Waiting for Mageia 5: Spotlight on UEFI support

This article is addressed to users with some technical background. Summary for the non-techie: Mageia 5 supports UEFI, which means it’s now easier to install it on recent hardware. Bottom line: after the initial installation, which might be a little different (see below), UEFI really shouldn’t trouble you.

What’s UEFI?

UEFI has been around for a few years now, previously called EFI. It is a completely new and different firmware for booting 64 bit PC and replaced the old BIOS firmwares. It brings improvements over old BIOS, but it’s mainly known in the Linux community for rendering the installation of Linux systems more difficult on computers bought with a preinstalled system:

  1. because it necessitated development to support it;
  2. because of a security feature called Secure Boot, which refuses to boot any bootloader that is not signed with an official signing key;
  3. because it’s not always obvious how to boot to a DVD or an USB key (it depends on the firmware, whether Secure Boot is active, whether Fast Startup is active, etc.)

UEFI systems also use a new (to PCs) partitioning format called GPT, with a special EFI System Partition (ESP) which contains the bootloaders.

The references at the end offer fuller explanations.

Mageia and UEFI

With Mageia 4, in order to install to a system with UEFI you had two solutions:

  • activate legacy BIOS compatibility mode, aka Compatibility Support Module or CSM,
  • or follow manual instructions from our wiki, involving command line instructions to run as root during installation. Doable but not easy.

Mageia’s installers are now fully UEFI aware, so you can install easily along with other pre-existing systems.

What about Secure Boot?

First of all, Secure Boot is not UEFI. UEFI is the firmware, Secure Boot is one of the features among others. However, most pre-installed computers come with Secure Boot activated, which prevents users from booting any other system or installation medium. In order to install Mageia, you need to deactivate it in your firmware’s configuration. In order to manage to get to the configuration, see in your computer’s documentation how to proceed. There are lots of resources on the internet covering that subject. As of today, all manufacturers have an obligation to provide a way to disable secure boot.

Installing Mageia on an UEFI system

Both the Live and Classic images can be installed on UEFI hardware, but not the Dual arch ISO. Depending on your hardware or preference, just burn the 64 bit ISO image to DVD, or dump it to an USB flash drive. Existing Mageia users can use IsoDumper for this (install isodumper from the software center). For others, check this procedure. See also our dedicated wiki page. Then boot your computer from the prepared medium.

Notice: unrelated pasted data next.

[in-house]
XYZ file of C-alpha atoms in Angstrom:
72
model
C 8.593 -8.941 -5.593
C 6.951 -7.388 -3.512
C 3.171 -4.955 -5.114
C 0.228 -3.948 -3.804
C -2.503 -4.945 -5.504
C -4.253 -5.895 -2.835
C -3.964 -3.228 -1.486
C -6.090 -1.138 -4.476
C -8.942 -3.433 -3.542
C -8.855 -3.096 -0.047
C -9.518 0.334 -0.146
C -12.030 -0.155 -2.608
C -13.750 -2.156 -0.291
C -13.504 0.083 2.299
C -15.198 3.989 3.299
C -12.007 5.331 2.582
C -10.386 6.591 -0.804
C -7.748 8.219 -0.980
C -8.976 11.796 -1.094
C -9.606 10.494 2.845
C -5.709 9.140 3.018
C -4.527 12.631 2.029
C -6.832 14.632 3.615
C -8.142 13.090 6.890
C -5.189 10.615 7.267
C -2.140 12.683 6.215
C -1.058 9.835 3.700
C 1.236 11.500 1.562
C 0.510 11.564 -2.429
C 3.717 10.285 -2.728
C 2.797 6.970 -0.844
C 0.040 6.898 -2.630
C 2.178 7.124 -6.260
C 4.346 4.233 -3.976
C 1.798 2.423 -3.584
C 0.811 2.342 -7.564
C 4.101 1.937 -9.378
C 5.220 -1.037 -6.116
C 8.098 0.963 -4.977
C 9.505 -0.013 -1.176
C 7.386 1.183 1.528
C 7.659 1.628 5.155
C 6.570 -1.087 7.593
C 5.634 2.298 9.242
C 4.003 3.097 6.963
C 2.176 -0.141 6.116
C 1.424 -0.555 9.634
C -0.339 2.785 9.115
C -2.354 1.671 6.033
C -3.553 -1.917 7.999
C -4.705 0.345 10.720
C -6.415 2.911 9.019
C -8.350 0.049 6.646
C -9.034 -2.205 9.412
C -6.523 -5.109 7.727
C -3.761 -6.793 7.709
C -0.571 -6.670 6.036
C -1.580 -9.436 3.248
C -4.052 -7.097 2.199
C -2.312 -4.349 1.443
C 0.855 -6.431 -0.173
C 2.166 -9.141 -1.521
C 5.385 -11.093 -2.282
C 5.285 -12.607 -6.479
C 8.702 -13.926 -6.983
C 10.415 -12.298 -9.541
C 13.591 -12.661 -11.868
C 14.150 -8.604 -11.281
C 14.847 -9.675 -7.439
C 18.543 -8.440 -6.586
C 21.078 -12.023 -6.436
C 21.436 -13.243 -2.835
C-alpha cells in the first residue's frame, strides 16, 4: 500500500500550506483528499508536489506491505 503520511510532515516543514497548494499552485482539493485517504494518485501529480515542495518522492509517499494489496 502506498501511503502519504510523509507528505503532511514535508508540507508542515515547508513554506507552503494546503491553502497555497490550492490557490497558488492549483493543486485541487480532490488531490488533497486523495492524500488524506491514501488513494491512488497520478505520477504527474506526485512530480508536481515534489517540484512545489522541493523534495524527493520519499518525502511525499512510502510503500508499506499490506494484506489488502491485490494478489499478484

Booting the Classic installer on a UEFI system currently offers menu choices dependent on the boot medium: you need to choose the appropriate boot menu entry whether you’re installing from DVD or USB; this is not necessary for the Live installers. Once launched, there is no difference from non-UEFI for Live usage. Installation differs very slightly in needing to create or use an existing EFI System Partition (ESP) and mount it on /boot/EFI, and there is no choice of bootloader which is automatically Grub2 (grub2-efi). The preparation and deployment of Mageia installation media for UEFI systems is fully covered in our wiki.

Resources about UEFI:

If you are curious to know more, Adam Williamson wrote a good introduction to UEFI; there is also some information about it on our wiki page.

What about upgrade from Mageia 4?

It is not supported to upgrade an instance of Mageia 4 that had been installed in non-UEFI mode towards a Mageia 5 in UEFI mode.
Upgrading from an UEFI Mageia 4 to UEFI Mageia 5 is supported (as well as from non-UEFI Mageia 4 to non-UEFI Mageia 5 of course).

Mageia 5 is almost there, stay tuned!

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12 Responses to Waiting for Mageia 5: Spotlight on UEFI support

  1. Pingback: Очікуємо на Mageia 5: акцент на підтримці UEFI | Mageia Blog (Україна)

  2. Pingback: Esperando por 5 Mageia: Holofotes ao apoio UEFI | Mageia Blog (Português)

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  4. Pingback: Warten auf Mageia 5: Schlaglicht auf die UEFI Unterstützung | Mageia Blog (Deutsch)

  5. Pingback: Mageia 5’i beklerken dikkatler UEFI desteği üzerine | Mageia Blog (Türkçe)

  6. Lennart says:


  7. AndrewL says:

    Installation of the Mageia 5 RC on a dual boot system ( Windows 7 [cloned from a smaller SSD] / Mageia 5). Machine is Lenovo W520 with Samsung EVO 850 SSD 1TB: installation proceeds flawlessly. Not all functionality of the installation tested yet but seems like a solid base to work from. Looking forward to the final Mageia 5 !

  8. Pingback: Solid and strong and humming along – here’s Mageia 5! | Mageia Blog (English)

  9. Pingback: Aqui está Mageia 5 lançado… | Portal Mageia do Brasil

  10. Pingback: Doet, solide en sterk, neuriënd zijn werk | Mageia Blog (Nederlands)

  11. Pingback: Sólida, y fuerte y tarareando – ¡aquí está Mageia 5! | Mageia Blog (Español)

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